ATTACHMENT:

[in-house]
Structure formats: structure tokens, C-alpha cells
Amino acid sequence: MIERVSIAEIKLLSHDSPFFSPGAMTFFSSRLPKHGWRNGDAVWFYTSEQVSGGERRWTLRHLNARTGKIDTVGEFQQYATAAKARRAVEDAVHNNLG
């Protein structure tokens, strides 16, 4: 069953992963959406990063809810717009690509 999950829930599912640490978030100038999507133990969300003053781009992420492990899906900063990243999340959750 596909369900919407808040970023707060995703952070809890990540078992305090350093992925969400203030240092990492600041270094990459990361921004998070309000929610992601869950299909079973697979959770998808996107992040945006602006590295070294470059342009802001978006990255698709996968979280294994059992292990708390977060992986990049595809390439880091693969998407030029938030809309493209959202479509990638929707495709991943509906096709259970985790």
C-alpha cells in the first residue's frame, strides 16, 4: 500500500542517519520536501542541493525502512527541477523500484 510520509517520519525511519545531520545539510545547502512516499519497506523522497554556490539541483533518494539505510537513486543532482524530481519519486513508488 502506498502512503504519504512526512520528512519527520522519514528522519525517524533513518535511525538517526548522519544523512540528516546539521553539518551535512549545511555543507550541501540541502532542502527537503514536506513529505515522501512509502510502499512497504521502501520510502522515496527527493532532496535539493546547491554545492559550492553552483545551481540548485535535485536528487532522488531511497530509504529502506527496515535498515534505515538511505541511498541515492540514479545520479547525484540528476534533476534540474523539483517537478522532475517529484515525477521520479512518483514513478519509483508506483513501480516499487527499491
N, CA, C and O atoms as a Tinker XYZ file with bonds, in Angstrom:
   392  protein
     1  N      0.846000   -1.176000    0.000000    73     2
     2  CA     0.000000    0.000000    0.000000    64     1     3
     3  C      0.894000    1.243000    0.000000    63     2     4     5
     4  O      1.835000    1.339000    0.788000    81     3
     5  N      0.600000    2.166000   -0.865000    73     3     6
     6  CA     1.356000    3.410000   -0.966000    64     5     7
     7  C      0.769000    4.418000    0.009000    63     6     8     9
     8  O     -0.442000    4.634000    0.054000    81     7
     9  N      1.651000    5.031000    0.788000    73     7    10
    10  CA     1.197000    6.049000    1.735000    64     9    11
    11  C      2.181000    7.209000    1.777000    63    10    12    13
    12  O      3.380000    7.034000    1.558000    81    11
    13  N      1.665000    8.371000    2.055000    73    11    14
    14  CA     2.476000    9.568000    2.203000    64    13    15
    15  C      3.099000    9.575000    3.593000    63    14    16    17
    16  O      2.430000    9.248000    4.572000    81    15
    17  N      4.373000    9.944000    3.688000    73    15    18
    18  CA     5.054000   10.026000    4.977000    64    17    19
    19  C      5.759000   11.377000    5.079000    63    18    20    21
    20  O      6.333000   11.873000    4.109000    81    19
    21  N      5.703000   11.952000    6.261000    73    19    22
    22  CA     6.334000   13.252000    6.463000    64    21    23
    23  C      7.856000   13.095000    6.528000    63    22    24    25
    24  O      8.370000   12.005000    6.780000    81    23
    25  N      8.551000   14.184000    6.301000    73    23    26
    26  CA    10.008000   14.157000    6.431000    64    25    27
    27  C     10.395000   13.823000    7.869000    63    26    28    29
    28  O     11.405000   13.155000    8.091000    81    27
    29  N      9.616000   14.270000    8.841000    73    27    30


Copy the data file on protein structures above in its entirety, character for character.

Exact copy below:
[in-house]
Structure formats: structure tokens, C-alpha cells
Amino acid sequence: MIERVSIAEIKLLSHDSPFFSPGAMTFFSSRLPKHGWRNGDAVWFYTSEQVSGGERRWTLRHLNARTGKIDTVGEFQQYATAAKARRAVEDAVHNNLG
């Protein structure tokens, strides 16, 4: 069953992963959406990063809810717009690509 999950829930599912640490978030100038999507133990969300003053781009992420492990899906900063990243999340959750 596909369900919407808040970023707060995703952070809890990540078992305090350093992925969400203030240092990492600041270094990459990361921004998070309000929610992601869950299909079973697979959770998808996107992040945006602006590295070294470059342009802001978006990255698709996968979280294994059992292990708390977060992986990049595809390439880091693969998407030029938030809309493209959202479509990638929707495709991943509906096709259970985790």
C-alpha cells in the first residue's frame, strides 16, 4: 500500500542517519520536501542541493525502512527541477523500484 510520509517520519525511519545531520545539510545547502512516499519497506523522497554556490539541483533518494539505510537513486543532482524530481519519486513508488 502506498502512503504519504512526512520528512519527520522519514528522519525517524533513518535511525538517526548522519544523512540528516546539521553539518551535512549545511555543507550541501540541502532542502527537503514536506513529505515522501512509502510502499512497504521502501520510502522515496527527493532532496535539493546547491554545492559550492553552483545551481540548485535535485536528487532522488531511497530509504529502506527496515535498515534505515538511505541511498541515492540514479545520479547525484540528476534533476534540474523539483517537478522532475517529484515525477521520479512518483514513478519509483508506483513501480516499487527499491
N, CA, C and O atoms as a Tinker XYZ file with bonds, in Angstrom:
   392  protein
     1  N      0.846000   -1.176000    0.000000    73     2
     2  CA     0.000000    0.000000    0.000000    64     1     3
     3  C      0.894000    1.243000    0.000000    63     2     4     5
     4  O      1.835000    1.339000    0.788000    81     3
     5  N      0.600000    2.166000   -0.865000    73     3     6
     6  CA     1.356000    3.410000   -0.966000    64     5     7
     7  C      0.769000    4.418000    0.009000    63     6     8     9
     8  O     -0.442000    4.634000    0.054000    81     7
     9  N      1.651000    5.031000    0.788000    73     7    10
    10  CA     1.197000    6.049000    1.735000    64     9    11
    11  C      2.181000    7.209000    1.777000    63    10    12    13
    12  O      3.380000    7.034000    1.558000    81    11
    13  N      1.665000    8.371000    2.055000    73    11    14
    14  CA     2.476000    9.568000    2.203000    64    13    15
    15  C      3.099000    9.575000    3.593000    63    14    16    17
    16  O      2.430000    9.248000    4.572000    81    15
    17  N      4.373000    9.944000    3.688000    73    15    18
    18  CA     5.054000   10.026000    4.977000    64    17    19
    19  C      5.759000   11.377000    5.079000    63    18    20    21
    20  O      6.333000   11.873000    4.109000    81    19
    21  N      5.703000   11.952000    6.261000    73    19    22
    22  CA     6.334000   13.252000    6.463000    64    21    23
    23  C      7.856000   13.095000    6.528000    63    22    24    25
    24  O      8.370000   12.005000    6.780000    81    23
    25  N      8.551000   14.184000    6.301000    73    23    26
    26  CA    10.008000   14.157000    6.431000    64    25    27
    27  C     10.395000   13.823000    7.869000    63    26    28    29
    28  O     11.405000   13.155000    8.091000    81    27
    29  N      9.616000   14.270000    8.841000    73    27    30